Caring for SF Zoo’s aging animals 

Every week, animal keepers at the San Francisco Zoo inject 18-year-old Ming Wah with fluids to prolong her kidney function.

The aging snow leopard is the first of her species to ever undergo the procedure to treat kidney failure. The concept is simple: increased liquids keep her hydrated and allow her organs more opportunity to process and absorb essential minerals, ultimately keeping her alive.

Even in the wild, Ming Wah would have a few more years left to live, but this medical procedure could buy her some additional time.

The snow leopard is just one of more than 200 geriatric animals currently housed at the San Francisco Zoo, and as animals continue to live further into their twilight years in captivity, the costs associated with veterinary intervention are mounting.

Roughly one-third of the nearly 650 animals at the zoo need this kind of aging or geriatric care to keep them alive, according to Chief Veterinarian Jacqueline Jencek. The total cost for veterinary care for all animals at the zoo is $797,380 a year — a $35,000 increase over the department’s 2009 budget. And as these animals get older, the total cost for their care will only increase.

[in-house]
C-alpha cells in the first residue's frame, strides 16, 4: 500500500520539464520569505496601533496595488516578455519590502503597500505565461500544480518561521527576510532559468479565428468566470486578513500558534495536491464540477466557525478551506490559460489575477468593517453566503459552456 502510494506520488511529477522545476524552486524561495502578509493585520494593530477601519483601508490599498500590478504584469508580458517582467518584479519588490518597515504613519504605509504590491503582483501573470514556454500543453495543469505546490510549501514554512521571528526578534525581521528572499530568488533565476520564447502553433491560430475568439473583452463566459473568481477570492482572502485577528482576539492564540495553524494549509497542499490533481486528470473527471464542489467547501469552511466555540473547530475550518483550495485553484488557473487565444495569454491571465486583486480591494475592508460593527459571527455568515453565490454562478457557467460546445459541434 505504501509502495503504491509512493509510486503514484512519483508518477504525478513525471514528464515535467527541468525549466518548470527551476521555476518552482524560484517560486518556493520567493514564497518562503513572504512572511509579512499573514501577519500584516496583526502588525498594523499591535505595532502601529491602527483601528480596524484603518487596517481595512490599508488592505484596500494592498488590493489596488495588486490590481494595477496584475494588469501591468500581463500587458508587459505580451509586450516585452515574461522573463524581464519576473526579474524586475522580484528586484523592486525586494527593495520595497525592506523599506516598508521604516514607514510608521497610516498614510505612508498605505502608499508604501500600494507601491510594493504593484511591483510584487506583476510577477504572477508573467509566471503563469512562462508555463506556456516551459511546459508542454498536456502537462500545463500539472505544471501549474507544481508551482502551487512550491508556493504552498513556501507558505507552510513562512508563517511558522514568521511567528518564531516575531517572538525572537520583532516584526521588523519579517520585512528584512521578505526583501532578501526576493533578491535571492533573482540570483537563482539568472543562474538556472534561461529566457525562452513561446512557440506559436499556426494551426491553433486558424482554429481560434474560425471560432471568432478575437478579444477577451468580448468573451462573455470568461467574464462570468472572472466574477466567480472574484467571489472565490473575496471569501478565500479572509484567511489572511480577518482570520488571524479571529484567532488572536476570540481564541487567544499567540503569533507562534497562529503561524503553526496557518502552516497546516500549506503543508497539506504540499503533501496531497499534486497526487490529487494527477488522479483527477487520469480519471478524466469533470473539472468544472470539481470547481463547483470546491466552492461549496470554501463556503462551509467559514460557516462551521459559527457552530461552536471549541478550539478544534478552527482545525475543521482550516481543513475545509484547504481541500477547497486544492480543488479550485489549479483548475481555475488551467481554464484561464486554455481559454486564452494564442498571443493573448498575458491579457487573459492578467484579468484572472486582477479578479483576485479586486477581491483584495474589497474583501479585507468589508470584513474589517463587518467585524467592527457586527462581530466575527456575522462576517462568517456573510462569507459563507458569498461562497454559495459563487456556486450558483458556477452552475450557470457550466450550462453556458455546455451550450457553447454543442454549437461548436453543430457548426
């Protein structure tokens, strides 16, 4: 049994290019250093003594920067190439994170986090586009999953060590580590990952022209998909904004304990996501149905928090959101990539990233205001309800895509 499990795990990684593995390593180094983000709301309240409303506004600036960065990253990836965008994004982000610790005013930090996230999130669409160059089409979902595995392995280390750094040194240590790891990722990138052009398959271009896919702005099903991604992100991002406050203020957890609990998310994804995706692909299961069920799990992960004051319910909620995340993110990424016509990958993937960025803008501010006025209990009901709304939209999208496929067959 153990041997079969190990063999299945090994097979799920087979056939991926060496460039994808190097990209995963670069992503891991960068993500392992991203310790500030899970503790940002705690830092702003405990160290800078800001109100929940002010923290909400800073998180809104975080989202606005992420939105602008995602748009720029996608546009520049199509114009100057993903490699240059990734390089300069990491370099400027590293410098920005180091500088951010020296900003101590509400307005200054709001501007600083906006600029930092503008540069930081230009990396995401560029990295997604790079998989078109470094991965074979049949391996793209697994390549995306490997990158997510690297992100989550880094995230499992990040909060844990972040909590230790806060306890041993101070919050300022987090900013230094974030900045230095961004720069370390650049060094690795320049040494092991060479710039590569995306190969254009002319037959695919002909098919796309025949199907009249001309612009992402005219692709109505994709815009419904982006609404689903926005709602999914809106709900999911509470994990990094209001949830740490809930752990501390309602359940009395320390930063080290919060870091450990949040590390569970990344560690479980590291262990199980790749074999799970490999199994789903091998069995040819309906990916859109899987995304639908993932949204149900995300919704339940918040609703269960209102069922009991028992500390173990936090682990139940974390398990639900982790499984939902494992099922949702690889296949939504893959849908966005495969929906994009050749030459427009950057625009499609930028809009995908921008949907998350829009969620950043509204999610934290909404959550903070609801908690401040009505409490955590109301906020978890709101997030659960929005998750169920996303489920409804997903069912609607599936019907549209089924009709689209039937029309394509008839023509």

The zoo, which is on city land but managed and operated by the nonprofit San Francisco Zoological Society, has been in dire financial straits since a fatal Christmas Day tiger mauling that left a teenage park visitor dead in 2007.

The incident resulted in millions of dollars in costs for the zoo, including legal fees and an expensive remodel of its exhibits to make them safer. Attendance numbers have also subsequently decreased, making it difficult to raise revenue to offset mounting expenses.

While the costs of caring for an aging animal population can be burdensome, when the patients consist of 400-pound tigers, a grey seal with cataracts and penguins making records for every day they continue to live, it’s also increasingly difficult to assess the animals’ exact comfort needs.